Consciousness Blog 18 December 2010
The first study, by researchers at the University of York and Harvard Medical School and funded by the Economic and Social Research Council, suggests that sleep may help people both to remember a newly learned word and incorporate the new vocabulary into their stored lexicon.
Published in the Journal of Neuroscience, the study focused on two groups of subjects who were taught new words and then tested after a period of time for their retention of the new words in memory. The first group learn the words in the morning and were tested in the evening without intervening sleep, while the second group learnt the words in the evening and were tested in the morning after a period of sleep. The second group was significantly more successful at retaining the new memories.
An examination of the volunteers' brainwaves showed that deep sleep (slow-wave sleep) rather than rapid eye movement (REM) sleep or light sleep helped in strengthening the new memories; the researchers also observed 'spindles' of activity in the sleeping brain in which information is transferred from the hippocampus (known to be the region in which new long-term memories are formed) and the neo-cortex, where they are thought to be retained.
Co-author of the paper, Professor Gareth Gaskell, of the University of York's Department of Psychology, said: "We suspected from previous work that sleep had a role to play in the reorganisation of new memories, but this is the first time we've really been able to observe it in action, and understand the importance of spindle activity in the process."
Lead author, Dr Jakke Tamminen, said: "New memories are only really useful if you can connect them to information you already know. Imagine a game of chess, and being told that the rule governing the movement of a specific piece has just changed. That new information is only useful to you once you can modify your game strategy, the knowledge of how the other pieces move, and how to respond to your opponent's moves. Our study identifies the brain activity during sleep that organises new memories and makes those vital connections with existing knowledge."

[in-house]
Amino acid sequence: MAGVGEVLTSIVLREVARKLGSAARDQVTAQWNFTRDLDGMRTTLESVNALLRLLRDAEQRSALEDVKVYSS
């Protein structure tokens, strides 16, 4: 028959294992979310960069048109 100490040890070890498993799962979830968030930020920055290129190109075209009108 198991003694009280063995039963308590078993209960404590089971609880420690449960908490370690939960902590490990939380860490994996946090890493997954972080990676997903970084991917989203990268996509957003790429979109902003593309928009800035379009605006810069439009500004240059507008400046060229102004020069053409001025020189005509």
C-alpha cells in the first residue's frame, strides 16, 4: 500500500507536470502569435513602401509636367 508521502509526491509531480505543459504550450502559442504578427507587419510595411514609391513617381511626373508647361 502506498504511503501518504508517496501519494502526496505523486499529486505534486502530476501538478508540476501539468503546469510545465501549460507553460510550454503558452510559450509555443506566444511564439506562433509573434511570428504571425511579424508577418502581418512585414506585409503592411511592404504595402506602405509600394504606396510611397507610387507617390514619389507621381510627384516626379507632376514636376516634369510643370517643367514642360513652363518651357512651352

The second study, Sleep’s Role in the Consolidation of Emotional Episodic Memories, published in Current Directions in Psychological Science, tested retention of episodic memories with emotional content as between two groups, one of which was sleep-deprived in the night following memory formation, while the other group slept normally. The tests were conducted on the following day, and then again six months later, with the same result: significantly better retention by the group that had slept normally. The researchers surmise that processing of the emotional content of the memories (with the involvement of the amygdala) was the primary agent of better retention. The FMRi scans showed retrieval activity modulated by the ventral medial prefrontal cortex (vMPFC) and the precuneus, and that activity between those two areas and the extended amygdala was greater among the normally rested group.
"Sleep is making memories stronger," says Jessica D. Payne of the University of Notre Dame, who co-wrote the review with Elizabeth A. Kensinger of Boston College. "It also seems to be doing something which I think is so much more interesting, and that is reorganizing and restructuring memories."
"In our fast-paced society, one of the first things to go is our sleep," Payne says. "I think that's based on a profound misunderstanding that the sleeping brain isn't doing anything." She believes that the reorganization of new memories during sleep (categorization and other mapping processes) is crucial to the brain's ability to be creative, and based on her results has taken to sleeping much more, herself!
The final study, Sleep Deprivation Facilitates Extinction of Implicit Fear Generalization and Physiological Response to Fear, published in . Biological Psychiatry, 68.11, again conducted on two groups of subjects, showed that deprival of sleep reduces the amount of fear associated with retention of newly-formed traumatic memories.
Dr. Kenichi Kuriyama, corresponding author, explained: "Sleep deprivation after exposure to a traumatic event, whether intentional or not, may help prevent PTSD (Post Traumatic Stree Disorder). Our findings may help to clarify the functional role of acute insomnia and to develop a prophylactic strategy of sleep restriction for prevention of PTSD."
"It would be nice if the benefits of sleep deprivation upon fear learning could be produced more easily for survivors of extreme stress," noted John Krystal, M.D., Editor of Biological Psychiatry and Professor and Chair of Psychiatry at Yale University. "New insights into the neurobiology of sleep dependent learning may make it possible for these people to take a medication that disrupts this process while leaving restorative elements of sleep intact."
This research confirms of course that it is the emotional content of episodic memory that makes it memorable and allows the brain to retain it successfully. The amygdala is part of the very ancient 'limbic' part of the brain, and it seems to make sense that remembering aspects of fearful episodes would be a good survival strategy; but this entailed the development of faster cortical circuitry, and the hypothesis, put forward by Edelman, is that the mechanism of sleep was required to allow the correction of mismatches between the fast cortex and the slower limbic systems.
Read more in Chapter Two of Agent Human by Michael Bell, The Evolution of Social Consciousness in Animals.